While World Waits for 802.11n, Broadcom Advances 11g
Last May’s failure of the IEEE to ratify a high-bandwidth wireless networking standard for 802.11n left the networking market fractured. While some companies are plowing ahead with production of “pre-N” equipment, despite disillusionment among buyers in all market segments, others are trying to eek out all the bandwidth they can get from the latest standard there is, 802.11g.
To that end, Broadcom may have found pay dirt: This morning, the company announced it has miniaturized its 11g chipsets for use in very, very small networking devices. The goal is to empower not only handsets but smaller components still, with the capability to receive 54 Mbps – which is as high as wireless networking is going to get prior to 11n (135 Mbps) ever being adopted.
By comparison, Bluetooth 2.0 is lucky to break 2.0 Mbps.
Broadcom calls this technology “54g,” and is pushing it as though it were a standard unto itself. Some of Broadcom’s customers are supporting the “standard” as partners, including Cisco division Linksys, and former 3Com brand USRobotics. One of its key features is a kind of sustained burst mode called “125 High Speed Mode,” which can apparently attain maximum throughput of 125 Mbps - close to 11n territory.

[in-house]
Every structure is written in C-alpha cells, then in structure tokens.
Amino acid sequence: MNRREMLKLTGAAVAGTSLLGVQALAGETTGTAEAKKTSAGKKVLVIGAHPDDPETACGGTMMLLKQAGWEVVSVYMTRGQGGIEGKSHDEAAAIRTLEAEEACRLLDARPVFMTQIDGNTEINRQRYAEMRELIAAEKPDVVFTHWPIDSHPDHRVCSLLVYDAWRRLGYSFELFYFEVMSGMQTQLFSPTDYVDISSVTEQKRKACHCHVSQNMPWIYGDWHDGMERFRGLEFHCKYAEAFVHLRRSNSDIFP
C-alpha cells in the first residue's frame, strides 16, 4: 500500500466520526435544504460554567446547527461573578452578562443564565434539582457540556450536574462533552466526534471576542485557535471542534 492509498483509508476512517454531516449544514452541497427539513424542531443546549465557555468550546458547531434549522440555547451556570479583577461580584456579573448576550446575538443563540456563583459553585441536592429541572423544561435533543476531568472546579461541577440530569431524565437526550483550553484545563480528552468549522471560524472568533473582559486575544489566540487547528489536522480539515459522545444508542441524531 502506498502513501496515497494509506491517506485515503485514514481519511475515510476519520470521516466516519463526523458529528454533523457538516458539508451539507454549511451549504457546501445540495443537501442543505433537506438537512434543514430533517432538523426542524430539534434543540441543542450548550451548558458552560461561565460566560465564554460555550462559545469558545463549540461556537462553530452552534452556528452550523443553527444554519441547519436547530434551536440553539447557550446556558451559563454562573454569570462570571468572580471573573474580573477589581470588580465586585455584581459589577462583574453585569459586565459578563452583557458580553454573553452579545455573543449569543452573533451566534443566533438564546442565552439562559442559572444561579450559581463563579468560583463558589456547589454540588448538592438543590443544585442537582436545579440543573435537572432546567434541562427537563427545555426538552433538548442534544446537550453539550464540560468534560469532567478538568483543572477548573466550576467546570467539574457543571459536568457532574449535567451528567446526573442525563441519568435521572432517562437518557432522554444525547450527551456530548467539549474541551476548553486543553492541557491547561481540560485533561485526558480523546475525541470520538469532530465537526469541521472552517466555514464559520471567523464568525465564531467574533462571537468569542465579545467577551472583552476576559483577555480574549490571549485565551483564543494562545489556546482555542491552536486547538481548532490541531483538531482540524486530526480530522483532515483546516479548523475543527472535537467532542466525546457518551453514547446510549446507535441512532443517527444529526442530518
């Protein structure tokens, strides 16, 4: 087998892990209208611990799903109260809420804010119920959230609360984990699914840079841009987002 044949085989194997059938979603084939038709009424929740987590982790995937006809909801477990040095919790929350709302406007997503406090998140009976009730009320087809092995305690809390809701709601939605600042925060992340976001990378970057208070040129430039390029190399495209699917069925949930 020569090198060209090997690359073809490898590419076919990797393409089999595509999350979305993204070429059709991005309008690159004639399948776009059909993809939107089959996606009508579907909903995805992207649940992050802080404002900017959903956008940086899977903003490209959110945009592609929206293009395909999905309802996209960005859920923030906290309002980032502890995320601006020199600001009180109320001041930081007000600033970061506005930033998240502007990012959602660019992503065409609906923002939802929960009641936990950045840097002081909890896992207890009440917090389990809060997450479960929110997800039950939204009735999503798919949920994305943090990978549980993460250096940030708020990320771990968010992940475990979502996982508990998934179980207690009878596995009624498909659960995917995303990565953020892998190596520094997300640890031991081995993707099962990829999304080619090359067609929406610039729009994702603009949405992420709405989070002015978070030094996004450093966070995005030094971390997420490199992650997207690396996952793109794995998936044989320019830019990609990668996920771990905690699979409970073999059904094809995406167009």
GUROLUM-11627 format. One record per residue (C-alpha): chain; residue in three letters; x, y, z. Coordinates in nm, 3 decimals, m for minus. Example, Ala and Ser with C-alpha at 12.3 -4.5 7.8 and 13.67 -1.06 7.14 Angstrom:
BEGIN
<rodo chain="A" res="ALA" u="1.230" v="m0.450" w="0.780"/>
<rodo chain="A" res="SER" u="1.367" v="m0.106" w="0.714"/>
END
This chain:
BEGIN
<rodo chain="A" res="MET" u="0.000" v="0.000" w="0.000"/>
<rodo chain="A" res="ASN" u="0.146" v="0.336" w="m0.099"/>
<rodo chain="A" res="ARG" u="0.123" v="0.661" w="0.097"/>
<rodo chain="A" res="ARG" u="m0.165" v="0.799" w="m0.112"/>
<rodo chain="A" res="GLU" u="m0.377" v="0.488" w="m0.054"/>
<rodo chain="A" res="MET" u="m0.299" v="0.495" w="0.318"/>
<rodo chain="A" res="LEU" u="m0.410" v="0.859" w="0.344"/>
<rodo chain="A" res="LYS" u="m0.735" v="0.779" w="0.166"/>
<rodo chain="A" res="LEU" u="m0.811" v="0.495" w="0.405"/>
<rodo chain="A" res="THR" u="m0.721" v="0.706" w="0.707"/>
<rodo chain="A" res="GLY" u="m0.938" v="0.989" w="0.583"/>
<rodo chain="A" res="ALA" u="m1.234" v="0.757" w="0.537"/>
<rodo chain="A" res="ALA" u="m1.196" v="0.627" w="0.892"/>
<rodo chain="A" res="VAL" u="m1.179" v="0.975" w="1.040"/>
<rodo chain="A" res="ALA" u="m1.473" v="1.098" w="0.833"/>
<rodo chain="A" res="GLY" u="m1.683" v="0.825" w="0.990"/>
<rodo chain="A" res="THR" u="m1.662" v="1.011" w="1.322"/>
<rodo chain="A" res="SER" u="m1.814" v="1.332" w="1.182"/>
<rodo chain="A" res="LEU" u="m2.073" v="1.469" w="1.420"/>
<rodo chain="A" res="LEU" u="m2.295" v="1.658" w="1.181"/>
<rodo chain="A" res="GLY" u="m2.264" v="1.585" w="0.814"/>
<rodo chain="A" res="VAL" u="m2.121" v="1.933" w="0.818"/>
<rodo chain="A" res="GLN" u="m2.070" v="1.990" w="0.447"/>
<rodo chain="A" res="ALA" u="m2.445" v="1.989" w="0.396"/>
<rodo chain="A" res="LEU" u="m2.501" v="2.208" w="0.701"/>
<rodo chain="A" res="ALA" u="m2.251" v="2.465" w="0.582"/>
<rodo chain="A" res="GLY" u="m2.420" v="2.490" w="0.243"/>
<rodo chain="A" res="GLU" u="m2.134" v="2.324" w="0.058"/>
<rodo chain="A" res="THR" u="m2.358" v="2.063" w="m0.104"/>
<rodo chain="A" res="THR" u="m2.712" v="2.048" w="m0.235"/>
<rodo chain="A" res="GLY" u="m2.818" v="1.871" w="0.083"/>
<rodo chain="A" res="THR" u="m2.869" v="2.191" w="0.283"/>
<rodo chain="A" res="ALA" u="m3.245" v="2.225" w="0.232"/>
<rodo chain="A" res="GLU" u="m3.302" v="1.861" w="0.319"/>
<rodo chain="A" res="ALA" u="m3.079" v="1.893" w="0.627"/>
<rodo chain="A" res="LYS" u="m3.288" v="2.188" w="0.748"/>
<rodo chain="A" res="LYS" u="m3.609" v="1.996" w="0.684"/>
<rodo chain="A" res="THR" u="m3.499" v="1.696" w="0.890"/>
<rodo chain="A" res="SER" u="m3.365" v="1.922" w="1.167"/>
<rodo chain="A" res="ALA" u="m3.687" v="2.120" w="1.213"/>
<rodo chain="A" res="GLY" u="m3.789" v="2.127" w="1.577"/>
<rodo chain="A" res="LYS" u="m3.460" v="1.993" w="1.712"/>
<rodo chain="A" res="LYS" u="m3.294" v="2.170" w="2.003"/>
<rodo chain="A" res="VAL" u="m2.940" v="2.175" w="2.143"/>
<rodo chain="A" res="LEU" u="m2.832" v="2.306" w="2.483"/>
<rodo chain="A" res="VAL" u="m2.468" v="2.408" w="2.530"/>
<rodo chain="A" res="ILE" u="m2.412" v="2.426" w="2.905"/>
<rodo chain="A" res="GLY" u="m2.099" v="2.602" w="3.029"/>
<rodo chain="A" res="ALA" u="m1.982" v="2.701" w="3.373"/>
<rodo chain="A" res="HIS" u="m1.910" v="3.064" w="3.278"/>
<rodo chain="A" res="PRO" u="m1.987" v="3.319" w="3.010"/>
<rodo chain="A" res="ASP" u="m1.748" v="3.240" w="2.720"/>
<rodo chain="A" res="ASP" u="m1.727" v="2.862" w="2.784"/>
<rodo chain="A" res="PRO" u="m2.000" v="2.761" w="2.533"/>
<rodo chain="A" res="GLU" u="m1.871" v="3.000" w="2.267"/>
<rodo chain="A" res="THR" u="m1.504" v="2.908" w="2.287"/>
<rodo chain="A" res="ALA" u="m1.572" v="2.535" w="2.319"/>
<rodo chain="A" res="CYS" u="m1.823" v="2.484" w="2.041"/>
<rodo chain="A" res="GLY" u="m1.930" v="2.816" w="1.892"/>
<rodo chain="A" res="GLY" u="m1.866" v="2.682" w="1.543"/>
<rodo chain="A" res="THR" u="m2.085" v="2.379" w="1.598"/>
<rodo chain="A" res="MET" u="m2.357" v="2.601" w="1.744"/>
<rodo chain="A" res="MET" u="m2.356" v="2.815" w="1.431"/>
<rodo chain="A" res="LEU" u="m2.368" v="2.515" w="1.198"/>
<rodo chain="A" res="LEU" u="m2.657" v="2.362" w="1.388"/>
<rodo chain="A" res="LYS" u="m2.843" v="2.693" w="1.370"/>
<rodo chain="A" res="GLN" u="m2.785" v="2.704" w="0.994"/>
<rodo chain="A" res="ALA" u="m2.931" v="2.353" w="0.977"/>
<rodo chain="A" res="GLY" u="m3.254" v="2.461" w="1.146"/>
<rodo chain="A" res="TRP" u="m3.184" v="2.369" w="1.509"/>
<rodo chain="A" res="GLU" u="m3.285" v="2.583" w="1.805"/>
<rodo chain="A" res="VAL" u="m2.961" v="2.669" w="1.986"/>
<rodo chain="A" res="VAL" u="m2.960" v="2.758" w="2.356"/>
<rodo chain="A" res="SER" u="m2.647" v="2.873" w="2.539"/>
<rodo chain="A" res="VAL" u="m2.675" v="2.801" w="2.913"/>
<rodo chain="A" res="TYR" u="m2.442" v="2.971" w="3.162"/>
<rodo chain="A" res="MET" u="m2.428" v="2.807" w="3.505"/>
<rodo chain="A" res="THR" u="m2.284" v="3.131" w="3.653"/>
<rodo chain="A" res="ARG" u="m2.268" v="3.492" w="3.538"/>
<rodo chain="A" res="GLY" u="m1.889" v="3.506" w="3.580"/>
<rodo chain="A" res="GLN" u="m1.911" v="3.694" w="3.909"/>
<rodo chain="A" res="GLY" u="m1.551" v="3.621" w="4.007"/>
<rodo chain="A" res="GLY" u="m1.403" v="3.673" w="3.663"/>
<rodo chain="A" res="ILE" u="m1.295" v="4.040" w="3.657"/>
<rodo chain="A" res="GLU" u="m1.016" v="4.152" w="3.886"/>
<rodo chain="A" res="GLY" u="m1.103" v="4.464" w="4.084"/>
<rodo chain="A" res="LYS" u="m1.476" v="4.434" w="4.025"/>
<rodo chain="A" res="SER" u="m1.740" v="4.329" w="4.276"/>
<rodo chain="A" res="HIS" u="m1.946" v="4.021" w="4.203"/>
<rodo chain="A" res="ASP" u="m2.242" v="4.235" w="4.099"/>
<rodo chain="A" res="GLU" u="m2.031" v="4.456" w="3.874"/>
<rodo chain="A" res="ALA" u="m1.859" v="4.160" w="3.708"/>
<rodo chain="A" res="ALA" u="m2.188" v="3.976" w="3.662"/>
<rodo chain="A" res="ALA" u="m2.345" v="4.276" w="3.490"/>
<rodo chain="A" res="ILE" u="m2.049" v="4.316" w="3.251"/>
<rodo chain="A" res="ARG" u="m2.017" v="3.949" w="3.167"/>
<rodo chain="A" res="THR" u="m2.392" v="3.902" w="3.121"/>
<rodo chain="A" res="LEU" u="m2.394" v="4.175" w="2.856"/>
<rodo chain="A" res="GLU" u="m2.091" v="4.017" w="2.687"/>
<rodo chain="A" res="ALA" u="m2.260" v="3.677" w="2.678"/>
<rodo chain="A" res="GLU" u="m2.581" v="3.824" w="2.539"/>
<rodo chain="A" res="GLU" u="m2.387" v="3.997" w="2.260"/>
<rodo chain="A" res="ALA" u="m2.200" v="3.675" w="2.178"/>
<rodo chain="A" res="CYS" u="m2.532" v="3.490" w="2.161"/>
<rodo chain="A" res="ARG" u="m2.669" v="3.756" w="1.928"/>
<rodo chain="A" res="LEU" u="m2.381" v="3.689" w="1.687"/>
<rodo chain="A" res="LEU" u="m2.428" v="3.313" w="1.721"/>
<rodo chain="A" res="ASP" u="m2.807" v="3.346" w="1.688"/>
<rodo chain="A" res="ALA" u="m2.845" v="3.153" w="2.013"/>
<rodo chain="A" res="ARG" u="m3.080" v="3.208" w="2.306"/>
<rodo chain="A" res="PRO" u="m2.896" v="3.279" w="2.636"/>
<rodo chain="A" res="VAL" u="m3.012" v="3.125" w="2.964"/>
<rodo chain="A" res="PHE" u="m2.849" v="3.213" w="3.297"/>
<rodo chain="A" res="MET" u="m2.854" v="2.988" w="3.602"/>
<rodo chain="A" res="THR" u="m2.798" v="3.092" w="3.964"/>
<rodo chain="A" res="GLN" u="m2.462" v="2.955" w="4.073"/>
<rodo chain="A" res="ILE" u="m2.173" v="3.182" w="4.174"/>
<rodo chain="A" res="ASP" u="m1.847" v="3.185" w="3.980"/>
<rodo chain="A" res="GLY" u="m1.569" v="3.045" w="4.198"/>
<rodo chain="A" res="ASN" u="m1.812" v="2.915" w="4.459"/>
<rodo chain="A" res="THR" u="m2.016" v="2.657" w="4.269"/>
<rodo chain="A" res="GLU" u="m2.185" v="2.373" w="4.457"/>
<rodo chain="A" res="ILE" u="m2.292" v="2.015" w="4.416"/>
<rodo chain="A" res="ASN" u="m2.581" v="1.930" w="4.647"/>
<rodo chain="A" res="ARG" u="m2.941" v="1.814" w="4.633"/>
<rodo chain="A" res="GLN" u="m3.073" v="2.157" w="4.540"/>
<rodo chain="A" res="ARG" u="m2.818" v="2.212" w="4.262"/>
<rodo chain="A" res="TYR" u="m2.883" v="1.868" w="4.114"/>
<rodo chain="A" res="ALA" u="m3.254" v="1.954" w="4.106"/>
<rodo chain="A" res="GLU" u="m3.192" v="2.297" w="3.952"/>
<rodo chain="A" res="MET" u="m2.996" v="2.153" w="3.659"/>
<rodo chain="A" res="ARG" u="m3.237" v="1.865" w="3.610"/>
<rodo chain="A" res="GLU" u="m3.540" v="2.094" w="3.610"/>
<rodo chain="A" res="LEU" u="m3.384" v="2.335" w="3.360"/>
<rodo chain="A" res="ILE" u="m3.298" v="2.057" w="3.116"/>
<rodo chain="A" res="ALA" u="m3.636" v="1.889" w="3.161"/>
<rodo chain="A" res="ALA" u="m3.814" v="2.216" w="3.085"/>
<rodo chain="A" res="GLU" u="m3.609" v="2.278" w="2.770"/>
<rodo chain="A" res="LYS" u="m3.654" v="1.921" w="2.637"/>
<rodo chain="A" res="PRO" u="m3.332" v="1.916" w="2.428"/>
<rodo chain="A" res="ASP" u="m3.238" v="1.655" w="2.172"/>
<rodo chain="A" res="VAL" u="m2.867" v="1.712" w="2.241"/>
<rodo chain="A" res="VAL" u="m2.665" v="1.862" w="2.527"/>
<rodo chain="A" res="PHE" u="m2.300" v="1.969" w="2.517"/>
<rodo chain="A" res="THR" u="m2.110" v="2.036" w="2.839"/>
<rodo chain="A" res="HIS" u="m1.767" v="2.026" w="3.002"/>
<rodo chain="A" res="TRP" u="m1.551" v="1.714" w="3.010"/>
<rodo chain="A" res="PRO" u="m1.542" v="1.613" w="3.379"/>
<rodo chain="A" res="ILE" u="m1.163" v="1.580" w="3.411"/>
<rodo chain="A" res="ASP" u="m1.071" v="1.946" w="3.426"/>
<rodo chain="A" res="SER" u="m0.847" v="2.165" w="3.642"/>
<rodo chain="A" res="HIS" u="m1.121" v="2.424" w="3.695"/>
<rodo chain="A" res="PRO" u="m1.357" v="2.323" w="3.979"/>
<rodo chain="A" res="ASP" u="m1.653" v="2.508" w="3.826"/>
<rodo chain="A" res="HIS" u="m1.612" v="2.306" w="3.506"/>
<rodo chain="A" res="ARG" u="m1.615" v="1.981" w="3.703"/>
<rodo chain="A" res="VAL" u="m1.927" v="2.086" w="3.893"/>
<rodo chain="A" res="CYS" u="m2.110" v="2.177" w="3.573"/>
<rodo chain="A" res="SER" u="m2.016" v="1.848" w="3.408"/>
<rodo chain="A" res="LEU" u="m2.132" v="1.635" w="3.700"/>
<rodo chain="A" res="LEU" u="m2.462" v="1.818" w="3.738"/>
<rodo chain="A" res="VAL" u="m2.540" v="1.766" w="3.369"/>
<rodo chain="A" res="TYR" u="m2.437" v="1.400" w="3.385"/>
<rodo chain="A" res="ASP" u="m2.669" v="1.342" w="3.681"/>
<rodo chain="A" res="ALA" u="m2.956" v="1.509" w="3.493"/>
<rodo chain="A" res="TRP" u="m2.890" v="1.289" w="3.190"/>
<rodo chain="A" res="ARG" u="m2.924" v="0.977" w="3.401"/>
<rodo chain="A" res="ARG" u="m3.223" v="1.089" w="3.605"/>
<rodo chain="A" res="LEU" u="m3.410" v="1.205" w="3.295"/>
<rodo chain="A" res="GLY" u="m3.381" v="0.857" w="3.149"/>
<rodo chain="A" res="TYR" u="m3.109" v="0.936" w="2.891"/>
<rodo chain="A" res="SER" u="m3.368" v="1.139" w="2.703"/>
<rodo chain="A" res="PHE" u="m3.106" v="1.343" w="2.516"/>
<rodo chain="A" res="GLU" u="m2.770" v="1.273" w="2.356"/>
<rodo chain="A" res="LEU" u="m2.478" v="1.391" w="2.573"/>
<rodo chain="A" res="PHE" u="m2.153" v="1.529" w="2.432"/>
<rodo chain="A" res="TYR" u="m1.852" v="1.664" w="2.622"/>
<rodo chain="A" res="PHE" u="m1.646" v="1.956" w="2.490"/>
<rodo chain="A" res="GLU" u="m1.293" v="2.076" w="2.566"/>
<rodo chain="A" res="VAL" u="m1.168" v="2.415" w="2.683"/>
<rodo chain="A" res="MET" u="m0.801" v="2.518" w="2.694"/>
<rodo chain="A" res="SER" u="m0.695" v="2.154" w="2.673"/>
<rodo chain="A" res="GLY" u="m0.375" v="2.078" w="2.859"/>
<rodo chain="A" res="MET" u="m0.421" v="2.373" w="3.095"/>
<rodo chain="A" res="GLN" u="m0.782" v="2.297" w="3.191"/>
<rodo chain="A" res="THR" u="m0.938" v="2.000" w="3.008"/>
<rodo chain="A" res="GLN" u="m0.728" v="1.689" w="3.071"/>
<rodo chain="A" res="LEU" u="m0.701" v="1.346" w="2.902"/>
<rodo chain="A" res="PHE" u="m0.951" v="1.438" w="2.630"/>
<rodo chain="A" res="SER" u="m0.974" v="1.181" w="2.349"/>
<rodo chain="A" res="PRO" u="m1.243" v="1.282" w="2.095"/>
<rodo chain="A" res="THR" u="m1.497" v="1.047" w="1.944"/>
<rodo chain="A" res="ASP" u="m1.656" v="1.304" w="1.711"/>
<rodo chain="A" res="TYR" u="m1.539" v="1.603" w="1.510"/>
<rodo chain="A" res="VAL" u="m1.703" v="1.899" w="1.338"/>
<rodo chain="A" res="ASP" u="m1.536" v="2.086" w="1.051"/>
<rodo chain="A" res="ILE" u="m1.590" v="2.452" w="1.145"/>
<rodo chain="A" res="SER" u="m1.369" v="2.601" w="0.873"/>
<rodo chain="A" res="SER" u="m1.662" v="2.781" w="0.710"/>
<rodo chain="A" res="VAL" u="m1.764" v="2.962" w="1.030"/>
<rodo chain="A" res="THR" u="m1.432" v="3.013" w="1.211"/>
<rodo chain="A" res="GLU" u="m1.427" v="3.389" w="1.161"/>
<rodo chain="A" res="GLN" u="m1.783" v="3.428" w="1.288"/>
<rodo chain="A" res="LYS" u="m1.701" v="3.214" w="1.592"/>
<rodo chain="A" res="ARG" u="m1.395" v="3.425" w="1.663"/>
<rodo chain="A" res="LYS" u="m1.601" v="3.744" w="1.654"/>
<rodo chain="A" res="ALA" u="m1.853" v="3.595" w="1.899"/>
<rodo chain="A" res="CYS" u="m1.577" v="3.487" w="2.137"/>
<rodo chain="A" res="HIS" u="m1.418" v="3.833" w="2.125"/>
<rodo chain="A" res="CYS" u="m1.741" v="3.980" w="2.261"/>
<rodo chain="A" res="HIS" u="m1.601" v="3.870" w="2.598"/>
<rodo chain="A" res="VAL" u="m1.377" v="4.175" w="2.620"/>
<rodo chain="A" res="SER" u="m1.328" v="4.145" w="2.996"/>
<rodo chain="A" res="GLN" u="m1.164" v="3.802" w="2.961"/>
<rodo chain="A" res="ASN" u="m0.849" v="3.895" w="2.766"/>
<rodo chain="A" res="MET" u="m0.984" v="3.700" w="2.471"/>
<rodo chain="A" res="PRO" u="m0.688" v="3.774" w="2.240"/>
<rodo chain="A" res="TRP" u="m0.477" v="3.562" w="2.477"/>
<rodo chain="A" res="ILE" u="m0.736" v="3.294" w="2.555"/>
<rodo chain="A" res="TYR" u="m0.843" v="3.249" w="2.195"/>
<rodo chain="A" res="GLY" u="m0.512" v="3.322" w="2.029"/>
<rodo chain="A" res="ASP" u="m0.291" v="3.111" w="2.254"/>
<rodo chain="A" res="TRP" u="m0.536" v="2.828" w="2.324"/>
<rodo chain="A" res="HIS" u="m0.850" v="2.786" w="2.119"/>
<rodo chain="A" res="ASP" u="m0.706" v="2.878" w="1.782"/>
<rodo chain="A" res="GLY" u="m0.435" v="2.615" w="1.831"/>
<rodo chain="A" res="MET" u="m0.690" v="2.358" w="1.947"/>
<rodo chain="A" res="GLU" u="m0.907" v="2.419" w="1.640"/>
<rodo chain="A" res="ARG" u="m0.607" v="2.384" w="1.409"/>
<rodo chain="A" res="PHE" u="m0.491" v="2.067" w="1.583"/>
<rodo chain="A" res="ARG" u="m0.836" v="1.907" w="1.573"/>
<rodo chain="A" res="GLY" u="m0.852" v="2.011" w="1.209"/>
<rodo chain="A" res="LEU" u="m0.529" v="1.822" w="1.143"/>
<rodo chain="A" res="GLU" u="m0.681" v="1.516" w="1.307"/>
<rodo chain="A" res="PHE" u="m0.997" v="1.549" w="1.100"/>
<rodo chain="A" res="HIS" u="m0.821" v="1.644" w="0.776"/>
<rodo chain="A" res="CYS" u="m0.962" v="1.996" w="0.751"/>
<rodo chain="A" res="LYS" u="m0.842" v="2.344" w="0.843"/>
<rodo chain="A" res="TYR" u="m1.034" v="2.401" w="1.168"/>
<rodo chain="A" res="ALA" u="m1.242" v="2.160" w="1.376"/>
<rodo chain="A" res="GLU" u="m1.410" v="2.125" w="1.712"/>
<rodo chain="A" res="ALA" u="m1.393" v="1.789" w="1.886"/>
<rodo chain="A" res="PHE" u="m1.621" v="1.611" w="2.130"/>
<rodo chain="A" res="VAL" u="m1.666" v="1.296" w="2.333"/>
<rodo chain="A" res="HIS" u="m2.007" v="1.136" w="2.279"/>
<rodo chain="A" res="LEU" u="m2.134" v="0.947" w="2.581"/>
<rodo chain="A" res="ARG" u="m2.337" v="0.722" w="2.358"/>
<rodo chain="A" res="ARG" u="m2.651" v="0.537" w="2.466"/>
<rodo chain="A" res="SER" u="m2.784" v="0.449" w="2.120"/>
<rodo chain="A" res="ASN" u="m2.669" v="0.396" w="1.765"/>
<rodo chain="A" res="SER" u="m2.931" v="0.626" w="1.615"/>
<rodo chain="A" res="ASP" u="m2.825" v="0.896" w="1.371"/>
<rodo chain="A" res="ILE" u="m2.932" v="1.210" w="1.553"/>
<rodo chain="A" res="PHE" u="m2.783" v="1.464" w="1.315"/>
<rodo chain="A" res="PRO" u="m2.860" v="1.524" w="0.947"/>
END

If you can call it a “footprint,” Broadcom is aiming for this new 54g chipset to consume only 50 square millimeters of real estate. But what could be Broadcom’s toughest sell will be its “ultra-low power” push. The company is claiming the chipset will consume just 270 mW of power in active mode. (When Intel claims its 11g chipsets consume about 100 mW, it’s referring to idle state.)
Indeed, this could definitely open up avenues for smaller implementations, especially since the ordinary 11g transceiver can consume between 700 and 1300 mW in active state (the latter figure generally at burst mode).
That figure is still out of Bluetooth’s ballpark, however. Since its transceivers can consume under 20 mW of power, you won’t be seeing 54g taking over Bluetooth’s space in the market. What you might see, however, are broadband-equipped mobile phones that can be leveraged by connected mobile PCs, or pocket PCs with high-speed connections to the local network.
Broadcom is actually one of those companies that has already released draft-11n chipsets under the Intensi-Fi brand, although it’s apparently not one to place all its bets on one horse.